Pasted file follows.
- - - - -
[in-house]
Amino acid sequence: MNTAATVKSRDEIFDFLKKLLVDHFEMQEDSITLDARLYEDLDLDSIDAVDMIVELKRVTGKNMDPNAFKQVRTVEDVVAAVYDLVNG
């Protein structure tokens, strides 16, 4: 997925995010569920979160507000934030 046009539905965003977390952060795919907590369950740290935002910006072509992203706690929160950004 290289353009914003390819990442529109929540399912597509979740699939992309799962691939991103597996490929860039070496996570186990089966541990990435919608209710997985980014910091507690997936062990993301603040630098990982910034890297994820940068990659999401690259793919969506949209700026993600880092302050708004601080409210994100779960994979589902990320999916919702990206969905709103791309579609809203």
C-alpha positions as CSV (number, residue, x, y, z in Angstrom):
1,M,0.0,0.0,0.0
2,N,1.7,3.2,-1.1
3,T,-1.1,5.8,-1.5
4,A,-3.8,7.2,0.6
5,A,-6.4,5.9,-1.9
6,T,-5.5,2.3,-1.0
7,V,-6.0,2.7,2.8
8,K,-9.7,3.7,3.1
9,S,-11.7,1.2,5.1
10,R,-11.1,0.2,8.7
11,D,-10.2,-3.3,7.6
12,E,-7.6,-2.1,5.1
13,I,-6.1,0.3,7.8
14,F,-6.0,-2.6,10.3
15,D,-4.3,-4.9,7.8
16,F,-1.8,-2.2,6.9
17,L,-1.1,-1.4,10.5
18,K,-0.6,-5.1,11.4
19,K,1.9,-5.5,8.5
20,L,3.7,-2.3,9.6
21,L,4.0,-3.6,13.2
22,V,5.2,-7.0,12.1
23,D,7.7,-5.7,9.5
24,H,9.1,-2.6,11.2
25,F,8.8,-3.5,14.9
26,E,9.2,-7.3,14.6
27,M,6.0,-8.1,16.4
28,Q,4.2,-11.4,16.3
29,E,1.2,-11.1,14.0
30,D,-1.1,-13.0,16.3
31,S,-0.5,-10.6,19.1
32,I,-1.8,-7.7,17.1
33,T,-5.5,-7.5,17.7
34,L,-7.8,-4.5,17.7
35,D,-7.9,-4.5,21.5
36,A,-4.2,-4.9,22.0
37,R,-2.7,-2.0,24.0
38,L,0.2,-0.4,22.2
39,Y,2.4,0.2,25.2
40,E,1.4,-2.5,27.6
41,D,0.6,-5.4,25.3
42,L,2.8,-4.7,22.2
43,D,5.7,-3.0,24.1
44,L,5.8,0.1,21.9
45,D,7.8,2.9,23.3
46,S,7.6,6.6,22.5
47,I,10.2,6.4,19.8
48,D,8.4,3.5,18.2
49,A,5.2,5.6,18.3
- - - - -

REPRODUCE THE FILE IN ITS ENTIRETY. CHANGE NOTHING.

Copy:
[in-house]
Amino acid sequence: MNTAATVKSRDEIFDFLKKLLVDHFEMQEDSITLDARLYEDLDLDSIDAVDMIVELKRVTGKNMDPNAFKQVRTVEDVVAAVYDLVNG
């Protein structure tokens, strides 16, 4: 997925995010569920979160507000934030 046009539905965003977390952060795919907590369950740290935002910006072509992203706690929160950004 290289353009914003390819990442529109929540399912597509979740699939992309799962691939991103597996490929860039070496996570186990089966541990990435919608209710997985980014910091507690997936062990993301603040630098990982910034890297994820940068990659999401690259793919969506949209700026993600880092302050708004601080409210994100779960994979589902990320999916919702990206969905709103791309579609809203």
C-alpha positions as CSV (number, residue, x, y, z in Angstrom):
1,M,0.0,0.0,0.0
2,N,1.7,3.2,-1.1
3,T,-1.1,5.8,-1.5
4,A,-3.8,7.2,0.6
5,A,-6.4,5.9,-1.9
6,T,-5.5,2.3,-1.0
7,V,-6.0,2.7,2.8
8,K,-9.7,3.7,3.1
9,S,-11.7,1.2,5.1
10,R,-11.1,0.2,8.7
11,D,-10.2,-3.3,7.6
12,E,-7.6,-2.1,5.1
13,I,-6.1,0.3,7.8
14,F,-6.0,-2.6,10.3
15,D,-4.3,-4.9,7.8
16,F,-1.8,-2.2,6.9
17,L,-1.1,-1.4,10.5
18,K,-0.6,-5.1,11.4
19,K,1.9,-5.5,8.5
20,L,3.7,-2.3,9.6
21,L,4.0,-3.6,13.2
22,V,5.2,-7.0,12.1
23,D,7.7,-5.7,9.5
24,H,9.1,-2.6,11.2
25,F,8.8,-3.5,14.9
26,E,9.2,-7.3,14.6
27,M,6.0,-8.1,16.4
28,Q,4.2,-11.4,16.3
29,E,1.2,-11.1,14.0
30,D,-1.1,-13.0,16.3
31,S,-0.5,-10.6,19.1
32,I,-1.8,-7.7,17.1
33,T,-5.5,-7.5,17.7
34,L,-7.8,-4.5,17.7
35,D,-7.9,-4.5,21.5
36,A,-4.2,-4.9,22.0
37,R,-2.7,-2.0,24.0
38,L,0.2,-0.4,22.2
39,Y,2.4,0.2,25.2
40,E,1.4,-2.5,27.6
41,D,0.6,-5.4,25.3
42,L,2.8,-4.7,22.2
43,D,5.7,-3.0,24.1
44,L,5.8,0.1,21.9
45,D,7.8,2.9,23.3
46,S,7.6,6.6,22.5
47,I,10.2,6.4,19.8
48,D,8.4,3.5,18.2
49,A,5.2,5.6,18.3